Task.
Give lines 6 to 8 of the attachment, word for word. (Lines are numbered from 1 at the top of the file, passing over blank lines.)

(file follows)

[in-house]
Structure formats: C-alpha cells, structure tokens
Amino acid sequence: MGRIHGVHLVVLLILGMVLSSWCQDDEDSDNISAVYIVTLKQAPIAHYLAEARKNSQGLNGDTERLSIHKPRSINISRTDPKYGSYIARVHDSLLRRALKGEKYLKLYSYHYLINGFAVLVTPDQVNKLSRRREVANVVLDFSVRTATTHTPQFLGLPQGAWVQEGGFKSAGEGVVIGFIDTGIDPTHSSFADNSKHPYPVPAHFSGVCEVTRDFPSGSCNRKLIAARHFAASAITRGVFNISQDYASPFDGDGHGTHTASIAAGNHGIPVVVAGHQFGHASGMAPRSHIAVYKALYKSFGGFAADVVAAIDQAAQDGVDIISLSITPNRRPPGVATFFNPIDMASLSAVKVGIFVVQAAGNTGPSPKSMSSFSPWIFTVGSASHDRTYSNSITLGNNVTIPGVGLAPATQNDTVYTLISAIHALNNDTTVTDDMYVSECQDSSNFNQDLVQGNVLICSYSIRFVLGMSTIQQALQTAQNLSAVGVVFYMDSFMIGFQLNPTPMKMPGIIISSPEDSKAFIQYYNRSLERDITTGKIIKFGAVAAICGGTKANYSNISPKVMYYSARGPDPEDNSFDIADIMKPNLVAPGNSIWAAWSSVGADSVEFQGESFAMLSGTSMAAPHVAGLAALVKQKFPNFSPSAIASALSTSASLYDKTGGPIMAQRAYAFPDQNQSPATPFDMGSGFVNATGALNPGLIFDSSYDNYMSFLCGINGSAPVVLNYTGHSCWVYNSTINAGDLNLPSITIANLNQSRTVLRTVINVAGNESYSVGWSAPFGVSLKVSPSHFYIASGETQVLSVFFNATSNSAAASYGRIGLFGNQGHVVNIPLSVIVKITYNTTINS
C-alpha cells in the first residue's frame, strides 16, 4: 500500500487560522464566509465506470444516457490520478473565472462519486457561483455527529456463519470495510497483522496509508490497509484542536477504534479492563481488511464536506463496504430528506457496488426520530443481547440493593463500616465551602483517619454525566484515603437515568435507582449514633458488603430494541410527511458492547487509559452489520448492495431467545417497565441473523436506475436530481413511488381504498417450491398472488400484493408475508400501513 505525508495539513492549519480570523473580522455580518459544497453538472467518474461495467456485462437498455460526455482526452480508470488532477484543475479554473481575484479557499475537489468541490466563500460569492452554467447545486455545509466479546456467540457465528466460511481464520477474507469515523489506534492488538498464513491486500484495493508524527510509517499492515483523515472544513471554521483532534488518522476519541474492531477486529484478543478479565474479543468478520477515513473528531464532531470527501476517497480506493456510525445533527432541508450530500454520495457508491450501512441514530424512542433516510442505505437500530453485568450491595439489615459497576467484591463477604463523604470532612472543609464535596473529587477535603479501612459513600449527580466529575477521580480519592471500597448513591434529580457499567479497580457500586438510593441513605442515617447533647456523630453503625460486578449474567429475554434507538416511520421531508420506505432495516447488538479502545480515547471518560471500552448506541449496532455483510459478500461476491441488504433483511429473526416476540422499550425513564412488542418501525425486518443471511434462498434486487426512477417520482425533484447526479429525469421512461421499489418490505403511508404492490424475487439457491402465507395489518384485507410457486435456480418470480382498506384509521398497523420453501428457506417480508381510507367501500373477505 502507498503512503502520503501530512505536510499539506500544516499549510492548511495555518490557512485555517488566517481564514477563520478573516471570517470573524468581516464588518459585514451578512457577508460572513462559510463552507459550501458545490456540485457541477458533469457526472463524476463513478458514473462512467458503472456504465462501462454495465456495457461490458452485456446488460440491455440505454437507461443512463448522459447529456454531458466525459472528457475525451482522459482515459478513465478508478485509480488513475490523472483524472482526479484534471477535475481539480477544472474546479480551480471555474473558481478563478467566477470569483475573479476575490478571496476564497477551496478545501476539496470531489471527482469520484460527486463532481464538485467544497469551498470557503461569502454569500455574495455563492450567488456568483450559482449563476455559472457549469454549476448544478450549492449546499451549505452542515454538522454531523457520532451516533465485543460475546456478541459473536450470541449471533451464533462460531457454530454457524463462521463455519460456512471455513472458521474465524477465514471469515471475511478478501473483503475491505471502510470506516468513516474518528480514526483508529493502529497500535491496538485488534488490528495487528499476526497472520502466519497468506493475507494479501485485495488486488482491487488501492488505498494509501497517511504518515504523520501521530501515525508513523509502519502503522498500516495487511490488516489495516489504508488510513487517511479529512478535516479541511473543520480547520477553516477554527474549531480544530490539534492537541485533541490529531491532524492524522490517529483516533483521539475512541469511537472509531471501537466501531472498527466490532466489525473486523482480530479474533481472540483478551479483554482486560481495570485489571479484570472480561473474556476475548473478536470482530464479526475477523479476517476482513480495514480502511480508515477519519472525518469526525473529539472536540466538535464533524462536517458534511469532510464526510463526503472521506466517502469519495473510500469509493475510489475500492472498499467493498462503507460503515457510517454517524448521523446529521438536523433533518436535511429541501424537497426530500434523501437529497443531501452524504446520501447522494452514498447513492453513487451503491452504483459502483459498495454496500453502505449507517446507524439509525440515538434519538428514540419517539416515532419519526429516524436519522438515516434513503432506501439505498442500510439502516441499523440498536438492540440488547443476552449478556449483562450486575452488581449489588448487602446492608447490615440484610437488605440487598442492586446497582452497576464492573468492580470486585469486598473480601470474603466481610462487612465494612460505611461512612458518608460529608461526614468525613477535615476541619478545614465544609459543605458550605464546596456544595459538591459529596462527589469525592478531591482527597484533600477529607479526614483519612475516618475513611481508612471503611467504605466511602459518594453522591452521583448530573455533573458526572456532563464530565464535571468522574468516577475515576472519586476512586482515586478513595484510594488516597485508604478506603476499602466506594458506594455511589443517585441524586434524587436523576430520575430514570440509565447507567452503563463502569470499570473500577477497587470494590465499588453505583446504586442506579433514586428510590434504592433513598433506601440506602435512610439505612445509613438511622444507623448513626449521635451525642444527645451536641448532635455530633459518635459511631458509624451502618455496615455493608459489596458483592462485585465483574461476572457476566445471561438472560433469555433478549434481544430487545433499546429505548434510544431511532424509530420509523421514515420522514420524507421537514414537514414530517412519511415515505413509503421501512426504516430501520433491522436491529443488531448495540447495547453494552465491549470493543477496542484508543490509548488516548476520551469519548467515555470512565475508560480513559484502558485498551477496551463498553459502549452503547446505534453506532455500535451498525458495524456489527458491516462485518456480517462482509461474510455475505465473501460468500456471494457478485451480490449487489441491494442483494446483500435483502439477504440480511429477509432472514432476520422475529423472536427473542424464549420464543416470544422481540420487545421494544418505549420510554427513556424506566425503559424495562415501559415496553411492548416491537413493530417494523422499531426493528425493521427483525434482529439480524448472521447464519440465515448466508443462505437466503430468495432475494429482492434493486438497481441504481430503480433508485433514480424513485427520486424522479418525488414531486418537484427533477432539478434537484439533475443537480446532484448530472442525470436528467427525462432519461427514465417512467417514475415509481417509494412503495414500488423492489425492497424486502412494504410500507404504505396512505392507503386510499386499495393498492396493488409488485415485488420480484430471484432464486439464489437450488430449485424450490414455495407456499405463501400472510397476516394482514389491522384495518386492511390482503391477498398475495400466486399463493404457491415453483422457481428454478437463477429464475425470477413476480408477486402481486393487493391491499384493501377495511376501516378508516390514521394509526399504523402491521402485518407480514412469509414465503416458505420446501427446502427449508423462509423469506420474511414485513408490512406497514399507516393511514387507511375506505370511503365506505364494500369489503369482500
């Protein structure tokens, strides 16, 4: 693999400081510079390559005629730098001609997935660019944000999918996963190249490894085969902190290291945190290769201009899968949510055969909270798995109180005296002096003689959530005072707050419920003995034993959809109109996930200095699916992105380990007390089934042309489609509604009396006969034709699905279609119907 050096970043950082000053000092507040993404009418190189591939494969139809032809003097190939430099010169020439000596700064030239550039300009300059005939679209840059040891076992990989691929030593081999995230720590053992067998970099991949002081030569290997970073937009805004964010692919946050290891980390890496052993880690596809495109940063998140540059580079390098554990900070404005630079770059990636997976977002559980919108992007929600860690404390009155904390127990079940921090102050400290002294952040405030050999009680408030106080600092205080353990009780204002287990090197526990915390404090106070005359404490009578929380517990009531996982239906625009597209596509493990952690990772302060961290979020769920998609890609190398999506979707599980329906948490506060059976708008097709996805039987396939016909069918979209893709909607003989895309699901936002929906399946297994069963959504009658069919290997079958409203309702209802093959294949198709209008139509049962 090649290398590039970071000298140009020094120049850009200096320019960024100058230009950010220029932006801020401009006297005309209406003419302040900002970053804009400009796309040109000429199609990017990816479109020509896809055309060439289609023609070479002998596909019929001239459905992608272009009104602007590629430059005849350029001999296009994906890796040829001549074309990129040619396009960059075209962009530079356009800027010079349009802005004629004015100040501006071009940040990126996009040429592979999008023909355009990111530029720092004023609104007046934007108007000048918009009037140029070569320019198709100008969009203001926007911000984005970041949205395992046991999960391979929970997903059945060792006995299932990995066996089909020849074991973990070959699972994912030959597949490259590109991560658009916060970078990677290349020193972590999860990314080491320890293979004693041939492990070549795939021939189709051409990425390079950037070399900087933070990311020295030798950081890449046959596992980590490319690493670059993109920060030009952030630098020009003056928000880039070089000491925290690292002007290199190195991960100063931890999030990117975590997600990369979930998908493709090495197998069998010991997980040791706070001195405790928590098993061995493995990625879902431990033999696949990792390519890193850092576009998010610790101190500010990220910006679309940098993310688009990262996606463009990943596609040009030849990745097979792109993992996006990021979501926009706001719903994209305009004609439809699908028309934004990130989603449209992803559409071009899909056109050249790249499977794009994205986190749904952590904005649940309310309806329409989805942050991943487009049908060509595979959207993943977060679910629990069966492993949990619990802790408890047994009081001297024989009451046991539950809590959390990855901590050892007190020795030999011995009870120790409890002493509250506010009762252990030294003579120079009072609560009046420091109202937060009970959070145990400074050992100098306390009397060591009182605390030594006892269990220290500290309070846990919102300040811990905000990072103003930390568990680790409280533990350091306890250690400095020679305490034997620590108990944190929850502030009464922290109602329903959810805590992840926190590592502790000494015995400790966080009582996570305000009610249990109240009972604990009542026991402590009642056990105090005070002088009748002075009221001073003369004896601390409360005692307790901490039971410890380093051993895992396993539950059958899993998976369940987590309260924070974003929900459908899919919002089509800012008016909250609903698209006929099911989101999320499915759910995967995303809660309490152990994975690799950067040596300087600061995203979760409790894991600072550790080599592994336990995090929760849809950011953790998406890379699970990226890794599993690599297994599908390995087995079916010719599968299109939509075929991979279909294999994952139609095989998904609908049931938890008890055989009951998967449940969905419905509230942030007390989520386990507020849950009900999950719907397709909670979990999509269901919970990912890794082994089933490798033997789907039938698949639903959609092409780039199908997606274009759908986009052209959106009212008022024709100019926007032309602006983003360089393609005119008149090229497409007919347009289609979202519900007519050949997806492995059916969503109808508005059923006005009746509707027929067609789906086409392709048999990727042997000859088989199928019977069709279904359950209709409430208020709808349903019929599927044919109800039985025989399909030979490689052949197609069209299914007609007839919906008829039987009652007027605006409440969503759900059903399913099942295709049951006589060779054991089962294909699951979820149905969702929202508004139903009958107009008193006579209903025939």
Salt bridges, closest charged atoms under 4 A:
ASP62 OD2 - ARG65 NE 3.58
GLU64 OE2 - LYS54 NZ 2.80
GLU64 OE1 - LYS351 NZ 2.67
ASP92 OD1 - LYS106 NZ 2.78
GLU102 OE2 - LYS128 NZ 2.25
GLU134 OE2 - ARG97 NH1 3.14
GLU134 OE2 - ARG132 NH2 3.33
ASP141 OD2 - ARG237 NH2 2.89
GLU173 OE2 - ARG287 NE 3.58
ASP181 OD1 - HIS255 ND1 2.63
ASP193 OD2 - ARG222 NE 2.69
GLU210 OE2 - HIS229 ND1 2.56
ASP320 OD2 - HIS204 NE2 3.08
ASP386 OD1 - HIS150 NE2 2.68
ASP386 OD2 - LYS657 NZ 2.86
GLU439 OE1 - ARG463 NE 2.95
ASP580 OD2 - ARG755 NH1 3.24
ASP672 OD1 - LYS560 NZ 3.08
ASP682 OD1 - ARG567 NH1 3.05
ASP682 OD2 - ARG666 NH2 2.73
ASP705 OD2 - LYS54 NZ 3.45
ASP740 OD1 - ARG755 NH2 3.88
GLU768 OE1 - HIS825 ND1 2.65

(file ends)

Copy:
Salt bridges, closest charged atoms under 4 A:
ASP62 OD2 - ARG65 NE 3.58
GLU64 OE2 - LYS54 NZ 2.80